The Truth About Unlimited Medical Coverage & Michigan No-Fault Law
Contrary to popular belief, Michigan no-fault insurance does not provide unlimited medical coverage. It’s important to remember this in the ongoing discussions about reforming the no-fault system.
As efforts to revise the Michigan no-fault insurance system continue, it’s unfortunate that some information being provided to the public is inaccurate — particularly the assertion that no-fault insurance provides unlimited medical coverage to persons injured in an auto accident in Michigan.
Certain media reports and statements from people involved in no-fault reform have incorrectly conveyed that one reason why Michigan has high auto insurance rates is that “unlimited lifetime medical benefits” are provided to those who suffer catastrophic injuries in auto accidents.
This simply is not true. No-fault insurance does not offer unlimited medical coverage to persons injured in a Michigan auto accident. Neither the no-fault law itself nor decisions from the Michigan courts interpreting the law say that car crash survivors are entitled to unlimited benefits.
The Law Doesn’t Say “Unlimited” Medical Coverage
Here is the language of MCL 500.3107(1)(a) of the No-Fault Act, which explains the no-fault personal injury protection (PIP) benefits that are allowed:
“(1) Except as provided in subsection (2), personal protection insurance benefits are payable for the following: (a) Allowable expenses consisting of all reasonable charges incurred for reasonably necessary products, services, and accommodations for an injured person’s care, recovery, or rehabilitation.”
Take particular note of the words “reasonable charges” and “reasonably necessary.” Then ask yourself this question: does reasonable charge + reasonably necessary = unlimited medical coverage?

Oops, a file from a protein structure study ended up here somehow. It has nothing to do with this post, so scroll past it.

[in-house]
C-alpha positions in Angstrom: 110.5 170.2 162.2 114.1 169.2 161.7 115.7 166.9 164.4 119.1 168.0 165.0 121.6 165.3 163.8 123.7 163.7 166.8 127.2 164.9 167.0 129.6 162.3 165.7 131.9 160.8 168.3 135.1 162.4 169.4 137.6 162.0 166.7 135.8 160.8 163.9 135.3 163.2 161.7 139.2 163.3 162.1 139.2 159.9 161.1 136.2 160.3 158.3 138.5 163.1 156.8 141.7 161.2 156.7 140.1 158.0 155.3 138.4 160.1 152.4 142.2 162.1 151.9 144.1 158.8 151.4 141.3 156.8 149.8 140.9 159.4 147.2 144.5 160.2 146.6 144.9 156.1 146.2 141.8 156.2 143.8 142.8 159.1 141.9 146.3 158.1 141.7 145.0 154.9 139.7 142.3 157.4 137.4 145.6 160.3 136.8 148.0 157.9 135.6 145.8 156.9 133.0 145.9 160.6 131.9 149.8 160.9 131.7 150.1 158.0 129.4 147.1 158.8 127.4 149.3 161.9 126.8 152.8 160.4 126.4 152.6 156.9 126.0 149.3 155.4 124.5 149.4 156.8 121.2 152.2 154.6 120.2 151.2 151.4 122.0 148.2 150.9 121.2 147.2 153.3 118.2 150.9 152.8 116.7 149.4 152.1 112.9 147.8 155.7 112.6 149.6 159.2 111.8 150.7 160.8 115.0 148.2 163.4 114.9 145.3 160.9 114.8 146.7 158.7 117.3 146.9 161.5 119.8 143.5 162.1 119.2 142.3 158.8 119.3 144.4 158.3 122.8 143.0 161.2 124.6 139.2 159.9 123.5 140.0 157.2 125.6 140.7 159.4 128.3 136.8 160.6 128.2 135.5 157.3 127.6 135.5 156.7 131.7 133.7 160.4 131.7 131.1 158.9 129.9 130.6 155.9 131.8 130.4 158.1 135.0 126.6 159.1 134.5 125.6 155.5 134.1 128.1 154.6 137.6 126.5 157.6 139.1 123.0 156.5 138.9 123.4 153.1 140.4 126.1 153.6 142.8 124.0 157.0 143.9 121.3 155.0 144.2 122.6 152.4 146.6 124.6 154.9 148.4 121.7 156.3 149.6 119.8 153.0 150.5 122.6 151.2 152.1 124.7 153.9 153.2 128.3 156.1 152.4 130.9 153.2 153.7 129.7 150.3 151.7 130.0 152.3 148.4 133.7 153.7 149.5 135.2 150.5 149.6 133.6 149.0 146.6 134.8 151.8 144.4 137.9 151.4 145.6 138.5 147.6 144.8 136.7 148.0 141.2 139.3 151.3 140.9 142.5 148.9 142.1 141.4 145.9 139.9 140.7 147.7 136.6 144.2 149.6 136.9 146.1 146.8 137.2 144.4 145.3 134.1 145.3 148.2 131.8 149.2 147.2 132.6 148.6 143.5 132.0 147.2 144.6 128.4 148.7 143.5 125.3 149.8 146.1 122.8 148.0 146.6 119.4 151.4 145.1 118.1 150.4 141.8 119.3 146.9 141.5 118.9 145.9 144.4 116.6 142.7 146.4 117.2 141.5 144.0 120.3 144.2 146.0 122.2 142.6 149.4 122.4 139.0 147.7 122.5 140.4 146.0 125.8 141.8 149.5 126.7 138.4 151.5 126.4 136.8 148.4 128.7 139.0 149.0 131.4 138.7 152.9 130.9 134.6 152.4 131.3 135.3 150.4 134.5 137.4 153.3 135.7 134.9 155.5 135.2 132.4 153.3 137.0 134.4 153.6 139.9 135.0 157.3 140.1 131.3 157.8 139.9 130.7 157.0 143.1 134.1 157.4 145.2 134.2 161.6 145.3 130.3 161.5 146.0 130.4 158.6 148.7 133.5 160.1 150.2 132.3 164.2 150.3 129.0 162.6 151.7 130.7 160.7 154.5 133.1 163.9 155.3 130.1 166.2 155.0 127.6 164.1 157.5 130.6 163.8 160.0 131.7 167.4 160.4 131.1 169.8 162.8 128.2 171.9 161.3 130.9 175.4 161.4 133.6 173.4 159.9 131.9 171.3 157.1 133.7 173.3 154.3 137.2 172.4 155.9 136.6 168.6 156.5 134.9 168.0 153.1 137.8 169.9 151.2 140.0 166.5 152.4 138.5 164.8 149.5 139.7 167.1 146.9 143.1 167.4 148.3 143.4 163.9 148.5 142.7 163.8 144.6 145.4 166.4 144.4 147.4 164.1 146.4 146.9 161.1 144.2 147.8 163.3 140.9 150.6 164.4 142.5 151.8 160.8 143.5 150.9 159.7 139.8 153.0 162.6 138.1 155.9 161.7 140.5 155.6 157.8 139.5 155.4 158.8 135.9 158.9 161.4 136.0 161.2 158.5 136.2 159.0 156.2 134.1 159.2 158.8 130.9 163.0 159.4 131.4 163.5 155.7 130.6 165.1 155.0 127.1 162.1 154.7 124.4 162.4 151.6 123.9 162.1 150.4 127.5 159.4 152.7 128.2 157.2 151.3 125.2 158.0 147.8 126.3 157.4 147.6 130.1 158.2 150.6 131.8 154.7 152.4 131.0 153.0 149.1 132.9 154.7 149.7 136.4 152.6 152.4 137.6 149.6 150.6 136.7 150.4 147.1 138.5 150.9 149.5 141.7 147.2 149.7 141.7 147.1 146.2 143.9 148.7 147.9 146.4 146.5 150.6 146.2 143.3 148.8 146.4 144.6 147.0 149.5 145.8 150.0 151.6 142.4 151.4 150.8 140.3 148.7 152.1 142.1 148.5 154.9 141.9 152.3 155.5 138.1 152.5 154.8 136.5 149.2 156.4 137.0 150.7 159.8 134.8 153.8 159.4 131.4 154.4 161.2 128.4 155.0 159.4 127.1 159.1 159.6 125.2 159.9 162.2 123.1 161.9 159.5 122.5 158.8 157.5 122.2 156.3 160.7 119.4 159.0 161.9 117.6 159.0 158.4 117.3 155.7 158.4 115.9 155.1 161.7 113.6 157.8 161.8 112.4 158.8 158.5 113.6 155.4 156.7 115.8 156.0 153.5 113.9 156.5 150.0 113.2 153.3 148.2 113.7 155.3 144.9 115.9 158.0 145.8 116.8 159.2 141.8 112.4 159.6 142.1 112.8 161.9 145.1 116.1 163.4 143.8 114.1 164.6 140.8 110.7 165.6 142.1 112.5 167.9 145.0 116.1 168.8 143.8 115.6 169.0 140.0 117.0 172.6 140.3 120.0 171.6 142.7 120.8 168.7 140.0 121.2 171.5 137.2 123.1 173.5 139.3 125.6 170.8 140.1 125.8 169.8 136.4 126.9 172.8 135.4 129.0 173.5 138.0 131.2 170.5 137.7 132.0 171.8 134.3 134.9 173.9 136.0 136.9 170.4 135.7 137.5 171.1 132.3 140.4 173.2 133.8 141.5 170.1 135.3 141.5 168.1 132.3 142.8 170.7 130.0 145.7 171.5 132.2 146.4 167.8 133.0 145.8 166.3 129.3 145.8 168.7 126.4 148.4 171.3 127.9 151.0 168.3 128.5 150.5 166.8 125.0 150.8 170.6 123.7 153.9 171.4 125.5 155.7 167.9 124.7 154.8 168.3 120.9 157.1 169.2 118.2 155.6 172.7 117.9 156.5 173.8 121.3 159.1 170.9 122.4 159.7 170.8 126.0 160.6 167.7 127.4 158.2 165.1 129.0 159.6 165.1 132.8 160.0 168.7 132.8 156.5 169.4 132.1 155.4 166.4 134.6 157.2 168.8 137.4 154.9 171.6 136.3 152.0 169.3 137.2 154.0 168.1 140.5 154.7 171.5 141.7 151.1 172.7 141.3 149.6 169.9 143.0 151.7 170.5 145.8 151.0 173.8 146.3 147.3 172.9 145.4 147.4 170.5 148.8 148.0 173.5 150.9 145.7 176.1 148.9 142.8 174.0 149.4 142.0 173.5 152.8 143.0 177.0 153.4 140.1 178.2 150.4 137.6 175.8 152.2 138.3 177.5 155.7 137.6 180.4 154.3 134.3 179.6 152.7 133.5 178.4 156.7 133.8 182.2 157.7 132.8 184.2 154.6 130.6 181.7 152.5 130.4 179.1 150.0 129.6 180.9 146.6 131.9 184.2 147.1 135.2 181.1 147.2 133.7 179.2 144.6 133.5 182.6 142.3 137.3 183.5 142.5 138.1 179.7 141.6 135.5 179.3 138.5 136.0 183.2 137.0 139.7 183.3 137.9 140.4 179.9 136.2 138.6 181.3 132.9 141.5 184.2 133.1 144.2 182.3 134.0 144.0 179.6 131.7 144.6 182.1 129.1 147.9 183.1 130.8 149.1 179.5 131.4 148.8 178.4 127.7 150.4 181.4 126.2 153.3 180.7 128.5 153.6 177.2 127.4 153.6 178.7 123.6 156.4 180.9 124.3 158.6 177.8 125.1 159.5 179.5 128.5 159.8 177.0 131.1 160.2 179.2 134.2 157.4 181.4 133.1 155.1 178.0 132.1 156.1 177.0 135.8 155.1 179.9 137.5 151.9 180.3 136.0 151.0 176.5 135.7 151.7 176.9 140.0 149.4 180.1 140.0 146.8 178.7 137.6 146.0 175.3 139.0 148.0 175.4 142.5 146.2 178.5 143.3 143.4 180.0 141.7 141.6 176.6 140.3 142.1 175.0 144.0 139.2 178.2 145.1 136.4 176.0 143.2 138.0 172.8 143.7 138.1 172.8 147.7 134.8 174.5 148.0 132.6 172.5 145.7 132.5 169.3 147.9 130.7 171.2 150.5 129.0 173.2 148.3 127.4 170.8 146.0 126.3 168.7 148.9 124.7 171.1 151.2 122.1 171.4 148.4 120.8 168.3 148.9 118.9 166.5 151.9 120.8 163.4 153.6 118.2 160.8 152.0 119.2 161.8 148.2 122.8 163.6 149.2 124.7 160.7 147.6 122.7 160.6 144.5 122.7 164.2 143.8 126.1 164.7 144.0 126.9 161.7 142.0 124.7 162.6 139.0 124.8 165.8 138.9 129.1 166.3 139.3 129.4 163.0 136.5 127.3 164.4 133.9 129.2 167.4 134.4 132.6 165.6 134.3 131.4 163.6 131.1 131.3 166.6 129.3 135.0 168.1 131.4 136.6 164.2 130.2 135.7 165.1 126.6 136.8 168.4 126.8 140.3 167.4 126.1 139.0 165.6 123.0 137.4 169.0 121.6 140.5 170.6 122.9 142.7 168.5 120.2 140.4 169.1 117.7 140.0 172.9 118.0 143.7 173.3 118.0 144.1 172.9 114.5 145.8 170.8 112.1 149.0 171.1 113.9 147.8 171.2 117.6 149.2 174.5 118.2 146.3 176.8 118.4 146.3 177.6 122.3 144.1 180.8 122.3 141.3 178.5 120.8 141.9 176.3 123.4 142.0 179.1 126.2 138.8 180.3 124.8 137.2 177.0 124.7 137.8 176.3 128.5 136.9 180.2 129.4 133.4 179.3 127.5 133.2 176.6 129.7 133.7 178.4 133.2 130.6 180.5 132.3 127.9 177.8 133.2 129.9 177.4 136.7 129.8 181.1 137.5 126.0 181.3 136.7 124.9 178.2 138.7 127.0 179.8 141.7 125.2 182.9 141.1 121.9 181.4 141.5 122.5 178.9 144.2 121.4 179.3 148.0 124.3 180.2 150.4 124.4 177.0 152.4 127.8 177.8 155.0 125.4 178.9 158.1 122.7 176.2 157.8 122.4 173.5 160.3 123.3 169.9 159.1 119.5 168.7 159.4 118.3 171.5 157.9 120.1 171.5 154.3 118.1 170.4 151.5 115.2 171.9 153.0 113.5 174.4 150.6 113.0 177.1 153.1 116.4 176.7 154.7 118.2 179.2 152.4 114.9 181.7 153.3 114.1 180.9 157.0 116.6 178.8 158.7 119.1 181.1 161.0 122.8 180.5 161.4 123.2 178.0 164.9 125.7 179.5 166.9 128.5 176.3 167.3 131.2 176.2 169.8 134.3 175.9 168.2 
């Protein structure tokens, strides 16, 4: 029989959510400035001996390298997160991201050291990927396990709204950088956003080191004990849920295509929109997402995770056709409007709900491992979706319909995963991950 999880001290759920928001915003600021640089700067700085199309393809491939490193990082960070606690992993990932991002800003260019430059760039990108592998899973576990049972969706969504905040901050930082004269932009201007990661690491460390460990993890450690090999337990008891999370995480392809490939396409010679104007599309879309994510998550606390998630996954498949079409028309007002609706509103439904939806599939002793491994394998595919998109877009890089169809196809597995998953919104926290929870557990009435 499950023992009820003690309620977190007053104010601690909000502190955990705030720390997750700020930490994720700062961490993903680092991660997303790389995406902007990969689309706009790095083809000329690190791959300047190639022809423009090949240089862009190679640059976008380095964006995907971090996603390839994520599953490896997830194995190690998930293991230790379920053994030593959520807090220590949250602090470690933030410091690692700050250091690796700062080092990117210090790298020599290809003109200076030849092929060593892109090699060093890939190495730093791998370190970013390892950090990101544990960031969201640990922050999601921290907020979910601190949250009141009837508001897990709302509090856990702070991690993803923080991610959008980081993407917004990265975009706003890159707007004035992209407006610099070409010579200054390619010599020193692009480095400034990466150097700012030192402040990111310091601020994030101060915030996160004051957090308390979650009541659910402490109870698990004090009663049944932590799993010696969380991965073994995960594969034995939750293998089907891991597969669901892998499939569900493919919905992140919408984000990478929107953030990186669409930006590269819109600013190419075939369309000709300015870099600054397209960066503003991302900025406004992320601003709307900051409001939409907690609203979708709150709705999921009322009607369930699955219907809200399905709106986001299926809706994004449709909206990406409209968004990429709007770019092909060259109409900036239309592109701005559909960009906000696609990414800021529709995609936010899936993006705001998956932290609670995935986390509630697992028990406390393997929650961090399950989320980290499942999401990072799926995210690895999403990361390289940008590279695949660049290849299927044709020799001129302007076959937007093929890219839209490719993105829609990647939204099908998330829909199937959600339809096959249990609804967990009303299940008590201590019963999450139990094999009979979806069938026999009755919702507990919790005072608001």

No, it does not.
Why are the phrases “reasonable charges” and “reasonably necessary” used in the no-fault law? The answer to that is: They serve as a check on what auto insurance companies pay and what medical providers may claim. Accordingly, it is incorrect to say that no-fault medical benefits are unlimited — i.e., because there are limits on what insurers pay and on what providers can claim.
Insurers Don’t Want To Pay Unlimited Medical Benefits
TThe fact of the matter is, insurance companies don’t want to pay unlimited medical benefits. In fact, insurers frequently use the language in MCL 500.3107(a)(1) to deny or stop paying no-fault PIP benefits that should otherwise be paid, oftentimes alleging that the course of medical treatment or rehabilitation is unnecessary.
In many instances, an insurance company will ask a car accident victim to undergo an “independent medical exam” (IME) with a doctor of the insurer’s choosing. Chances are, that doctor — selected by the insurance company — will conclude that medical treatment is no longer necessary or, if it is, then perhaps not at the level that’s needed. Relying on the opinion of the IME doctor (and often ignoring the opinion of the survivor’s actual treating physician), many insurance companies will deny or stop paying a claim for PIP benefits. In turn, the providers treating the crash survivor must file a lawsuit against the insurance company to get the claim for unpaid benefits resolved. This is especially true when the victim is recovering from a catastrophic injury.
What it boils down to is this: it’s inaccurate to use the word “unlimited” to describe the available medical benefits under Michigan’s no-fault law. The word “unlimited” implies that insurance companies pay 100% of PIP claims 100% of the time — and that’s simply not the case.
If you have questions about your no-fault insurance coverage or about no-fault reform, our experienced attorneys are here to help. Contact our Lansing car accident lawyers or Grand Rapids auto accident attorneys today for a free consultation. Or call 866-758-0031.